Giorgio Griffa

Giorgio Griffa

Turín, 1936

A key artist in the post-war transformation of Italian art, and at the same time a singular figure, Giorgio Griffa was born in Turin in 1936 and started painting when he was a child. Initially trained as a traditional painter, he began to paint abstract works and develop his personal poetry from the late sixties.

He belongs to a group of artists, working in Turin in the mid-60s, who transformed the Italian art of the period:  Giovanni Anselmo, Gilberto Zorio, Giulio Paolini, and Mario and Marisa Merz. Griffa himself received little international acclaim until well into his career —despite exhibiting at the São Paulo Bienal in 1977 and the Venice Biennale in 1978 and 1980. In the 21st century, his work has received greater recognition; he had solo exhibitions at the Centre d’Art Contemporain Genève in 2015, at the Serralves Foundation in Porto in 2016, at the Venice Biennale in 2017, at the Camden Art Centre in London in 2018, and more recently at the Centre Pompidou in Paris in the spring of 2022.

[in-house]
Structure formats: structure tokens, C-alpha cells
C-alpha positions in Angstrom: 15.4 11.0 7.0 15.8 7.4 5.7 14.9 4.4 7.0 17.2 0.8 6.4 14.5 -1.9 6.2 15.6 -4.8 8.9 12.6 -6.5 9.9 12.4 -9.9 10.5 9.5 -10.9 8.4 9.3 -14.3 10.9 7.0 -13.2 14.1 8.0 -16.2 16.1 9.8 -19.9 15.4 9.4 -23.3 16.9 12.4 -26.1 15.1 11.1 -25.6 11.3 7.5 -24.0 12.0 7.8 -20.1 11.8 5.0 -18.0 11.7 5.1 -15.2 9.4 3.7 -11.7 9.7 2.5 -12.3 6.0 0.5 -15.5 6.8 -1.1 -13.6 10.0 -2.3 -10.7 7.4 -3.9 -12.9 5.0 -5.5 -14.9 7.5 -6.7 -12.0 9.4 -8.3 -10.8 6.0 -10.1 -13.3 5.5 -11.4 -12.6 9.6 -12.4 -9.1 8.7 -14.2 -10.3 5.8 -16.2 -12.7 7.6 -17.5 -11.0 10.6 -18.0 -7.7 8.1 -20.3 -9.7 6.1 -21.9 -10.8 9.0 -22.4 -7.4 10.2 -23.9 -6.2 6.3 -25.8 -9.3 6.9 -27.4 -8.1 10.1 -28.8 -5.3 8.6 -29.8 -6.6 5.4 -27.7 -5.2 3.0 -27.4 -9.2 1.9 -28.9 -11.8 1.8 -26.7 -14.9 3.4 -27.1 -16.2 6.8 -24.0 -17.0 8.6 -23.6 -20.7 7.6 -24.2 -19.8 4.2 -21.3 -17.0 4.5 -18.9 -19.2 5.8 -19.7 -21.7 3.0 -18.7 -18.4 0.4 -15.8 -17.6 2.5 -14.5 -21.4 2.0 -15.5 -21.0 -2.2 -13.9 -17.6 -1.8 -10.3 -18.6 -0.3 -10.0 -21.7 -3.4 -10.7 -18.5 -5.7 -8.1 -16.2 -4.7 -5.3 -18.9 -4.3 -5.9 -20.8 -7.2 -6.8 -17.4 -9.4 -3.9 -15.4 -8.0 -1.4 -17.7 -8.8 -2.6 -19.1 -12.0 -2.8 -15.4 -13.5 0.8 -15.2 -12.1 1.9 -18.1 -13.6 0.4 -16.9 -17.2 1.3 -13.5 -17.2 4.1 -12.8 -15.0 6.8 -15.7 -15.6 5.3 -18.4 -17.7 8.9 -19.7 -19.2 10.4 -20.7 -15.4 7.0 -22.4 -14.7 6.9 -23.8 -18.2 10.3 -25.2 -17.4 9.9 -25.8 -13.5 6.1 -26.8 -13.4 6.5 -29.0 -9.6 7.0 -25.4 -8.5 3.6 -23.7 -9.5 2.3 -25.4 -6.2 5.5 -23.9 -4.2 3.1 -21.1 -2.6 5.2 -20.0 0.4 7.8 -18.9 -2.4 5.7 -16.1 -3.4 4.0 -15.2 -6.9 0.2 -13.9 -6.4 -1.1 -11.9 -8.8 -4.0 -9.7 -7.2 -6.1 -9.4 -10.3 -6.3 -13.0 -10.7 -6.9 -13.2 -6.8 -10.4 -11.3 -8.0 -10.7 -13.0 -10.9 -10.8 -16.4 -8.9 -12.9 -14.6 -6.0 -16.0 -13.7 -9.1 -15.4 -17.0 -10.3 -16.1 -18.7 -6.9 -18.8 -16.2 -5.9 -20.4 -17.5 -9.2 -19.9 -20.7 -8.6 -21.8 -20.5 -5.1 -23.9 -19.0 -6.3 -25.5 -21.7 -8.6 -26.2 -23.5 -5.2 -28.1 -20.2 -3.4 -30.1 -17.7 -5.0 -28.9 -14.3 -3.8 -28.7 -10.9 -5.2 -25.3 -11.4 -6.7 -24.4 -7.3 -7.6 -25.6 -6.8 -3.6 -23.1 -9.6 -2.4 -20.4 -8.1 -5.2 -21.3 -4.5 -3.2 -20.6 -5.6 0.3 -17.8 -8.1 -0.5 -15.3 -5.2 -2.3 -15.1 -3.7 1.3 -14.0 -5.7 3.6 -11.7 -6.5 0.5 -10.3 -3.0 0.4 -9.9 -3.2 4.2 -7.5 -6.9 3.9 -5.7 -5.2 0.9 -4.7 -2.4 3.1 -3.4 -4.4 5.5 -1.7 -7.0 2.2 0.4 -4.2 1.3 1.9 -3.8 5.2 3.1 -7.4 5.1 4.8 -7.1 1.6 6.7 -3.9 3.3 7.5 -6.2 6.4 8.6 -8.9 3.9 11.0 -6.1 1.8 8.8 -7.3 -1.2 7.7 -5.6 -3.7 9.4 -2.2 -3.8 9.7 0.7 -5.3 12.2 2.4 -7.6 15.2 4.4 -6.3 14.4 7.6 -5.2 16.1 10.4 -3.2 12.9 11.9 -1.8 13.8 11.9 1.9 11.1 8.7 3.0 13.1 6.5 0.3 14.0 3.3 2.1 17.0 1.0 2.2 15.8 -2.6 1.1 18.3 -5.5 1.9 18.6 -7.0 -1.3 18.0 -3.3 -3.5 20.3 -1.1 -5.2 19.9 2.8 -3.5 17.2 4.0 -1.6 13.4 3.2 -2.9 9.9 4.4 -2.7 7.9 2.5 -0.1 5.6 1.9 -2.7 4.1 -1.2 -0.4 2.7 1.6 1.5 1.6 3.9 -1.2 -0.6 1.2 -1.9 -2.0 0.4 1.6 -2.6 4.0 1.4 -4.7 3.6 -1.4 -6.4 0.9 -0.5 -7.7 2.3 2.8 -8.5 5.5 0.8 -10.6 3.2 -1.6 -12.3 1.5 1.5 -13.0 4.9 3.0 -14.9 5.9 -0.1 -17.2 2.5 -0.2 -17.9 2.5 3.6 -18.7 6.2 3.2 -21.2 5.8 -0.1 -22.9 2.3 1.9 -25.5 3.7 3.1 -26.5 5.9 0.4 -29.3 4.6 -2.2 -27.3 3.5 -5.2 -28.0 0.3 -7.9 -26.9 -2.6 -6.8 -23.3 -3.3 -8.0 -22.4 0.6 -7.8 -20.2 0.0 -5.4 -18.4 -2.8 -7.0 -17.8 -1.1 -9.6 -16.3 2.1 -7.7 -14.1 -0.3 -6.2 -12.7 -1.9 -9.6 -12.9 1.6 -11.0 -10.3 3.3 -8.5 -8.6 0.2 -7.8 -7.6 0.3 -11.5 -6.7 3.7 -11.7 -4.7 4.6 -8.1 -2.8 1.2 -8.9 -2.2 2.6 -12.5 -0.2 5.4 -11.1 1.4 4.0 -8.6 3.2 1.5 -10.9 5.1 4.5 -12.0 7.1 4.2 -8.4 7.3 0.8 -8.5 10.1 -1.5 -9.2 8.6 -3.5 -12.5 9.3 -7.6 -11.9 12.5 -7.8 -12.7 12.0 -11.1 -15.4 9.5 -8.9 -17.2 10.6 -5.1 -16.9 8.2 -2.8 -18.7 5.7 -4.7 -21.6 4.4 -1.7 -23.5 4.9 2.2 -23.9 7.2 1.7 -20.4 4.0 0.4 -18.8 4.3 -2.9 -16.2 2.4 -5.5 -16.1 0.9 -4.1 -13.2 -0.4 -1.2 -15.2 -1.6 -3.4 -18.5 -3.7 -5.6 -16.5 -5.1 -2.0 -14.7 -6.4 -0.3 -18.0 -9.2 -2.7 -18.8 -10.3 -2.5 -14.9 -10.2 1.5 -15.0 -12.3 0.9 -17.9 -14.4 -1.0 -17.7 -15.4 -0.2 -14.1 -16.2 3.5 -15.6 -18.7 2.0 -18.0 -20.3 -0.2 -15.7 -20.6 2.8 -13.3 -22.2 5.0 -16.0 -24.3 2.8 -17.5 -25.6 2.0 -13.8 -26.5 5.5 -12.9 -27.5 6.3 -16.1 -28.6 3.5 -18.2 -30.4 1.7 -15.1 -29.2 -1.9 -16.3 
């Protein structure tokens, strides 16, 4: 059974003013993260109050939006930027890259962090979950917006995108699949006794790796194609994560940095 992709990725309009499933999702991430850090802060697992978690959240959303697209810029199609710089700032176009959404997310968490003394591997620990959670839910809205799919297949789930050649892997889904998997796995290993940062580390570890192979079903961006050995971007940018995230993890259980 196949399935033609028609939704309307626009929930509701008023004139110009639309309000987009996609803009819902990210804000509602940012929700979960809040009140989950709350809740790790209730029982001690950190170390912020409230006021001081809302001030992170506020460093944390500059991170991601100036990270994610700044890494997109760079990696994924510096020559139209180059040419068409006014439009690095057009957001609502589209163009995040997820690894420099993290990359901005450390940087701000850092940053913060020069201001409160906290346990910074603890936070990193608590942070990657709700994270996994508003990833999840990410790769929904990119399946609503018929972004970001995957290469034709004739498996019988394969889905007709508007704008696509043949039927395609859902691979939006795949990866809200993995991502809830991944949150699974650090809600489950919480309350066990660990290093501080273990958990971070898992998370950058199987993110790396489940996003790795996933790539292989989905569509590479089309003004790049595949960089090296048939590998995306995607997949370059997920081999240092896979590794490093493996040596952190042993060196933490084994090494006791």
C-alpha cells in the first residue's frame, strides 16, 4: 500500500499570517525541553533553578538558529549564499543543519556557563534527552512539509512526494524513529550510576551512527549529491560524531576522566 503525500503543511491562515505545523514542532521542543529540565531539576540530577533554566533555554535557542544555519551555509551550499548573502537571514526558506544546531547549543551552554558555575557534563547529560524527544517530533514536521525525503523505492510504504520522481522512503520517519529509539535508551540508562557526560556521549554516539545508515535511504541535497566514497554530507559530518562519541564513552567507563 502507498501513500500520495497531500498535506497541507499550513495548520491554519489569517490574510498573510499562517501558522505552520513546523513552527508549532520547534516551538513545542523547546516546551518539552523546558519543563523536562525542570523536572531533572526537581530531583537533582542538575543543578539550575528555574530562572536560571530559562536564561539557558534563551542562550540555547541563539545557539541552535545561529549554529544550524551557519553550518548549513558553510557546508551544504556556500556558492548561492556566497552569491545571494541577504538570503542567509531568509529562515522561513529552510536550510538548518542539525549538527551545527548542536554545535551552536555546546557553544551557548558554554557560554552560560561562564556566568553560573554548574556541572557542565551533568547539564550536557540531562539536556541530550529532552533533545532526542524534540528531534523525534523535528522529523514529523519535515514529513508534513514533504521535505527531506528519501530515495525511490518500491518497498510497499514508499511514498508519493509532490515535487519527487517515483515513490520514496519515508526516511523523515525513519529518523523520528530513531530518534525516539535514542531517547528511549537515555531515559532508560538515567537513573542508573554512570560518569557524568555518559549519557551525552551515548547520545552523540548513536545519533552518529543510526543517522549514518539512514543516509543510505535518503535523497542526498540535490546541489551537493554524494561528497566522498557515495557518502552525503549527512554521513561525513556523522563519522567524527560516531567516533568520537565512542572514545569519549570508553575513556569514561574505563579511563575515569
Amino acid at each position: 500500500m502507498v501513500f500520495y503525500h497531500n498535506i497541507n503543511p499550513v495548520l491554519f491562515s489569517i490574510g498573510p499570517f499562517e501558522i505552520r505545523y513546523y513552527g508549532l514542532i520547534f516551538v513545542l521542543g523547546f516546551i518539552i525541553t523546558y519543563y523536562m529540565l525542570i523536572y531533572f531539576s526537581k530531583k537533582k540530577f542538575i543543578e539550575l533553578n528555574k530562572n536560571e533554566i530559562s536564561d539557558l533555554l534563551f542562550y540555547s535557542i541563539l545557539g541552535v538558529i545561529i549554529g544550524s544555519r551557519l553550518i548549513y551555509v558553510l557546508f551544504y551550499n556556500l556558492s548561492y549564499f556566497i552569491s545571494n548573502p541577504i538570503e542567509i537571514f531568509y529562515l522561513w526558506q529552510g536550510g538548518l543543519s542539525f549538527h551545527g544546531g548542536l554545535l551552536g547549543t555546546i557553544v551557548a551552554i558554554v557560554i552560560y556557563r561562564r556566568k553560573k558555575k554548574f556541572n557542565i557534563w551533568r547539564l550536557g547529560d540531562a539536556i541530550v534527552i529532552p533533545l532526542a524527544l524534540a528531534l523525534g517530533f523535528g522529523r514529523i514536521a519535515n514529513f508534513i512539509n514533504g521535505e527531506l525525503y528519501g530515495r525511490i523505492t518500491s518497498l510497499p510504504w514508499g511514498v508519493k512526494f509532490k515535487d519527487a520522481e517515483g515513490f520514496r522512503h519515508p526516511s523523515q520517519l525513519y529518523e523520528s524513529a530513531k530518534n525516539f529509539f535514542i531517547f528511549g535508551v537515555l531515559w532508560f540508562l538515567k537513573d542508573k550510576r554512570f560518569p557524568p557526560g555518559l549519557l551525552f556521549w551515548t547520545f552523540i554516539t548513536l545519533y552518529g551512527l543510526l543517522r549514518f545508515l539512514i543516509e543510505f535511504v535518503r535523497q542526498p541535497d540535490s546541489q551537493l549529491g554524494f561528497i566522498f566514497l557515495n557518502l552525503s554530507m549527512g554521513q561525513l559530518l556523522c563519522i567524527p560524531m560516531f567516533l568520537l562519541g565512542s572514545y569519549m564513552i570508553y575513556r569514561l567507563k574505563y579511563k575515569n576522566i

The emphasis in Griffa’s work is on materiality. He reduces his materials and processes to their essential elements —raw canvas, colour, and brushstrokes that take the form of rhythmic lines and flourishes. His simple, unstretched canvases often reveal creases that have formed during storage, adding the suggestion of a grid to his compositions. Even though he has been associated with movements such as Arte Povera, Pittura Analitica and Minimalism, Giorgio Griffa’s artistic career nevertheless remains mainly solitary, outside a specific current. After more than 50 years Griffa still follows the same path as a painter, with continuity and consistency, vitality and poetry.

Exhibitions and fairs

"I never finish my work. Physically it is finished but mentally it’s not; the key to a work is its suspension in time".

 

Giorgio Griffa